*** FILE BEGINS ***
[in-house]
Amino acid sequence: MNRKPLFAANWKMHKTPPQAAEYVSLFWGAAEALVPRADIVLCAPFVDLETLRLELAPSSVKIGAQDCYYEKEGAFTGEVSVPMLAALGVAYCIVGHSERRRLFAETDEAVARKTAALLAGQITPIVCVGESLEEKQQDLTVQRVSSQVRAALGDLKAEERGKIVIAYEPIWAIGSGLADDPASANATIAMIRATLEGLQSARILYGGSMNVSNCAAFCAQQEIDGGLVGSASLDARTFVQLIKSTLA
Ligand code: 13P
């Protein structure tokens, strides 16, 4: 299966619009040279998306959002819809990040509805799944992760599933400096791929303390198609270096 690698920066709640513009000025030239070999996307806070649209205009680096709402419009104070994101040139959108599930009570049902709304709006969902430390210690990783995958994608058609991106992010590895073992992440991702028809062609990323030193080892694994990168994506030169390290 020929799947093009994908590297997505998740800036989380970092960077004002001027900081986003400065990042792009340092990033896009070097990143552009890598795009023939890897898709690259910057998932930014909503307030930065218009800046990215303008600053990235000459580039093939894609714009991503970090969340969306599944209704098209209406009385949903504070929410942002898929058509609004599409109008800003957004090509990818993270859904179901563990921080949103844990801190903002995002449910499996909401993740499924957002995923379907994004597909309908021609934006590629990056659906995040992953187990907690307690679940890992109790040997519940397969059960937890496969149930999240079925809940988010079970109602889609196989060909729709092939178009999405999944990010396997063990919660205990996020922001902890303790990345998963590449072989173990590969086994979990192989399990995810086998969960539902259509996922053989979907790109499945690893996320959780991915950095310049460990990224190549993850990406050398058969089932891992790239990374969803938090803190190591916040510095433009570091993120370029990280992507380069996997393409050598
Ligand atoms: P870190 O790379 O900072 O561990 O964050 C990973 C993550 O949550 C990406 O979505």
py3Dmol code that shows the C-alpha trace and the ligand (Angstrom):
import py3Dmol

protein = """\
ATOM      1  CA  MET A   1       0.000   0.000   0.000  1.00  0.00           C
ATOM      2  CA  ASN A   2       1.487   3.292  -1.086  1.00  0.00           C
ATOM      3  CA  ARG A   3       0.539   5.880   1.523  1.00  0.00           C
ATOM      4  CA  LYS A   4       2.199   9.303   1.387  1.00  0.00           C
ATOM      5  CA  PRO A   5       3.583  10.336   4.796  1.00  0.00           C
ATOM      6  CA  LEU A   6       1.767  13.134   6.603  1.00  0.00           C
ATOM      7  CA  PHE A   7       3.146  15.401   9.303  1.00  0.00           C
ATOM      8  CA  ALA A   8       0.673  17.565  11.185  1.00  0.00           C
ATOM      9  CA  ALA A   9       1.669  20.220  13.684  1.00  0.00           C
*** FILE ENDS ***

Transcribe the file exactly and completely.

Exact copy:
[in-house]
Amino acid sequence: MNRKPLFAANWKMHKTPPQAAEYVSLFWGAAEALVPRADIVLCAPFVDLETLRLELAPSSVKIGAQDCYYEKEGAFTGEVSVPMLAALGVAYCIVGHSERRRLFAETDEAVARKTAALLAGQITPIVCVGESLEEKQQDLTVQRVSSQVRAALGDLKAEERGKIVIAYEPIWAIGSGLADDPASANATIAMIRATLEGLQSARILYGGSMNVSNCAAFCAQQEIDGGLVGSASLDARTFVQLIKSTLA
Ligand code: 13P
């Protein structure tokens, strides 16, 4: 299966619009040279998306959002819809990040509805799944992760599933400096791929303390198609270096 690698920066709640513009000025030239070999996307806070649209205009680096709402419009104070994101040139959108599930009570049902709304709006969902430390210690990783995958994608058609991106992010590895073992992440991702028809062609990323030193080892694994990168994506030169390290 020929799947093009994908590297997505998740800036989380970092960077004002001027900081986003400065990042792009340092990033896009070097990143552009890598795009023939890897898709690259910057998932930014909503307030930065218009800046990215303008600053990235000459580039093939894609714009991503970090969340969306599944209704098209209406009385949903504070929410942002898929058509609004599409109008800003957004090509990818993270859904179901563990921080949103844990801190903002995002449910499996909401993740499924957002995923379907994004597909309908021609934006590629990056659906995040992953187990907690307690679940890992109790040997519940397969059960937890496969149930999240079925809940988010079970109602889609196989060909729709092939178009999405999944990010396997063990919660205990996020922001902890303790990345998963590449072989173990590969086994979990192989399990995810086998969960539902259509996922053989979907790109499945690893996320959780991915950095310049460990990224190549993850990406050398058969089932891992790239990374969803938090803190190591916040510095433009570091993120370029990280992507380069996997393409050598
Ligand atoms: P870190 O790379 O900072 O561990 O964050 C990973 C993550 O949550 C990406 O979505």
py3Dmol code that shows the C-alpha trace and the ligand (Angstrom):
import py3Dmol

protein = """\
ATOM      1  CA  MET A   1       0.000   0.000   0.000  1.00  0.00           C
ATOM      2  CA  ASN A   2       1.487   3.292  -1.086  1.00  0.00           C
ATOM      3  CA  ARG A   3       0.539   5.880   1.523  1.00  0.00           C
ATOM      4  CA  LYS A   4       2.199   9.303   1.387  1.00  0.00           C
ATOM      5  CA  PRO A   5       3.583  10.336   4.796  1.00  0.00           C
ATOM      6  CA  LEU A   6       1.767  13.134   6.603  1.00  0.00           C
ATOM      7  CA  PHE A   7       3.146  15.401   9.303  1.00  0.00           C
ATOM      8  CA  ALA A   8       0.673  17.565  11.185  1.00  0.00           C
ATOM      9  CA  ALA A   9       1.669  20.220  13.684  1.00  0.00           C